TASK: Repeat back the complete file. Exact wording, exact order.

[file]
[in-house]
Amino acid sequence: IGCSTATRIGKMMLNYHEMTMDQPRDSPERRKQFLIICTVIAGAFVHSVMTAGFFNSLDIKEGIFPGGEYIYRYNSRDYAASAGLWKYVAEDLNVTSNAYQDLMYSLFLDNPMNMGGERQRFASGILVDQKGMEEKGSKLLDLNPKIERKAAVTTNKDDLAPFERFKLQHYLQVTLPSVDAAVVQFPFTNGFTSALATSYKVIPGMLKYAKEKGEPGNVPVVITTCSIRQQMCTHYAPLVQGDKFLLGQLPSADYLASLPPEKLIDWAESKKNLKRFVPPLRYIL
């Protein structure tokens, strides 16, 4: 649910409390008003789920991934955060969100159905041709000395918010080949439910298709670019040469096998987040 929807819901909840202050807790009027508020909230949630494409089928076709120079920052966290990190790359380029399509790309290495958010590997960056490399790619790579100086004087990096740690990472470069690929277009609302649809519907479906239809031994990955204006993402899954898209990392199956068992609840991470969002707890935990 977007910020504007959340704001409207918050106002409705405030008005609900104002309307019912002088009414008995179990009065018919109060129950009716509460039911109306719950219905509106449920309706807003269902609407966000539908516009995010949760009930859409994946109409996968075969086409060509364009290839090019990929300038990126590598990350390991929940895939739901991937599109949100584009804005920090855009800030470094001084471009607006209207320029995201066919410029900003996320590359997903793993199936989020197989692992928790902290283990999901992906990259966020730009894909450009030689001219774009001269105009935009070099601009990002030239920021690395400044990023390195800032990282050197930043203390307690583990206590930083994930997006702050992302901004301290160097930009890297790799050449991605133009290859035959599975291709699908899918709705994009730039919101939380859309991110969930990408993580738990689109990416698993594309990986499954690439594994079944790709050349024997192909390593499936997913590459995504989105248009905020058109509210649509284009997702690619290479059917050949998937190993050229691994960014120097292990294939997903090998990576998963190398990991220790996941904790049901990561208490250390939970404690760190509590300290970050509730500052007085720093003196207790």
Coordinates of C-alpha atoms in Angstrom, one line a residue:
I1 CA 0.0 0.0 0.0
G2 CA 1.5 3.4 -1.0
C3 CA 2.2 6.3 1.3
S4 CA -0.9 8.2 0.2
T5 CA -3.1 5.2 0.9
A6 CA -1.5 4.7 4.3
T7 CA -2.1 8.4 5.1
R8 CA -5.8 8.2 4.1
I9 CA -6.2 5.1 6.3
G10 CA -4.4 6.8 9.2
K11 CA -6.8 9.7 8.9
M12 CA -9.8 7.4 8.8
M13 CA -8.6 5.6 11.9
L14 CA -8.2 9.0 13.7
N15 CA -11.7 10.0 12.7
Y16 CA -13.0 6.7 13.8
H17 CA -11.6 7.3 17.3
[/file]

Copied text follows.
[in-house]
Amino acid sequence: IGCSTATRIGKMMLNYHEMTMDQPRDSPERRKQFLIICTVIAGAFVHSVMTAGFFNSLDIKEGIFPGGEYIYRYNSRDYAASAGLWKYVAEDLNVTSNAYQDLMYSLFLDNPMNMGGERQRFASGILVDQKGMEEKGSKLLDLNPKIERKAAVTTNKDDLAPFERFKLQHYLQVTLPSVDAAVVQFPFTNGFTSALATSYKVIPGMLKYAKEKGEPGNVPVVITTCSIRQQMCTHYAPLVQGDKFLLGQLPSADYLASLPPEKLIDWAESKKNLKRFVPPLRYIL
């Protein structure tokens, strides 16, 4: 649910409390008003789920991934955060969100159905041709000395918010080949439910298709670019040469096998987040 929807819901909840202050807790009027508020909230949630494409089928076709120079920052966290990190790359380029399509790309290495958010590997960056490399790619790579100086004087990096740690990472470069690929277009609302649809519907479906239809031994990955204006993402899954898209990392199956068992609840991470969002707890935990 977007910020504007959340704001409207918050106002409705405030008005609900104002309307019912002088009414008995179990009065018919109060129950009716509460039911109306719950219905509106449920309706807003269902609407966000539908516009995010949760009930859409994946109409996968075969086409060509364009290839090019990929300038990126590598990350390991929940895939739901991937599109949100584009804005920090855009800030470094001084471009607006209207320029995201066919410029900003996320590359997903793993199936989020197989692992928790902290283990999901992906990259966020730009894909450009030689001219774009001269105009935009070099601009990002030239920021690395400044990023390195800032990282050197930043203390307690583990206590930083994930997006702050992302901004301290160097930009890297790799050449991605133009290859035959599975291709699908899918709705994009730039919101939380859309991110969930990408993580738990689109990416698993594309990986499954690439594994079944790709050349024997192909390593499936997913590459995504989105248009905020058109509210649509284009997702690619290479059917050949998937190993050229691994960014120097292990294939997903090998990576998963190398990991220790996941904790049901990561208490250390939970404690760190509590300290970050509730500052007085720093003196207790």
Coordinates of C-alpha atoms in Angstrom, one line a residue:
I1 CA 0.0 0.0 0.0
G2 CA 1.5 3.4 -1.0
C3 CA 2.2 6.3 1.3
S4 CA -0.9 8.2 0.2
T5 CA -3.1 5.2 0.9
A6 CA -1.5 4.7 4.3
T7 CA -2.1 8.4 5.1
R8 CA -5.8 8.2 4.1
I9 CA -6.2 5.1 6.3
G10 CA -4.4 6.8 9.2
K11 CA -6.8 9.7 8.9
M12 CA -9.8 7.4 8.8
M13 CA -8.6 5.6 11.9
L14 CA -8.2 9.0 13.7
N15 CA -11.7 10.0 12.7
Y16 CA -13.0 6.7 13.8
H17 CA -11.6 7.3 17.3